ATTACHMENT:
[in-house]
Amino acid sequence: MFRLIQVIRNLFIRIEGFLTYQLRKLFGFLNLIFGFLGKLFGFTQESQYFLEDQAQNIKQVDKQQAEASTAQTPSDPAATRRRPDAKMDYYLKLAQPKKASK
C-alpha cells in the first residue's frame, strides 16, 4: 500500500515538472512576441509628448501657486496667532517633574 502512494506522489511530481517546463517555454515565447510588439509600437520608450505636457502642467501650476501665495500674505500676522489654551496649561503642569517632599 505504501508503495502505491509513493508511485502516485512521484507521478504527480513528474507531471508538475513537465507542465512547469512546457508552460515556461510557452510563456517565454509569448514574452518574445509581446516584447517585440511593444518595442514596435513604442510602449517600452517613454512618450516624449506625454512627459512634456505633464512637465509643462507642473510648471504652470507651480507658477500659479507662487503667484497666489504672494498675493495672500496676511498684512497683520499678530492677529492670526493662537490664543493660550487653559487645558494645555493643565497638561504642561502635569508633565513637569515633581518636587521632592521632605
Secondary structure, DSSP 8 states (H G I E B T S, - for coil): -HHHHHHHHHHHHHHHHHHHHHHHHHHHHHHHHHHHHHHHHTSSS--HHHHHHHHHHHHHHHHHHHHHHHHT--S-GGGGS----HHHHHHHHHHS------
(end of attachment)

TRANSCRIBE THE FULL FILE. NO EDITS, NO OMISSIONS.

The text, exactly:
[in-house]
Amino acid sequence: MFRLIQVIRNLFIRIEGFLTYQLRKLFGFLNLIFGFLGKLFGFTQESQYFLEDQAQNIKQVDKQQAEASTAQTPSDPAATRRRPDAKMDYYLKLAQPKKASK
C-alpha cells in the first residue's frame, strides 16, 4: 500500500515538472512576441509628448501657486496667532517633574 502512494506522489511530481517546463517555454515565447510588439509600437520608450505636457502642467501650476501665495500674505500676522489654551496649561503642569517632599 505504501508503495502505491509513493508511485502516485512521484507521478504527480513528474507531471508538475513537465507542465512547469512546457508552460515556461510557452510563456517565454509569448514574452518574445509581446516584447517585440511593444518595442514596435513604442510602449517600452517613454512618450516624449506625454512627459512634456505633464512637465509643462507642473510648471504652470507651480507658477500659479507662487503667484497666489504672494498675493495672500496676511498684512497683520499678530492677529492670526493662537490664543493660550487653559487645558494645555493643565497638561504642561502635569508633565513637569515633581518636587521632592521632605
Secondary structure, DSSP 8 states (H G I E B T S, - for coil): -HHHHHHHHHHHHHHHHHHHHHHHHHHHHHHHHHHHHHHHHTSSS--HHHHHHHHHHHHHHHHHHHHHHHHT--S-GGGGS----HHHHHHHHHHS------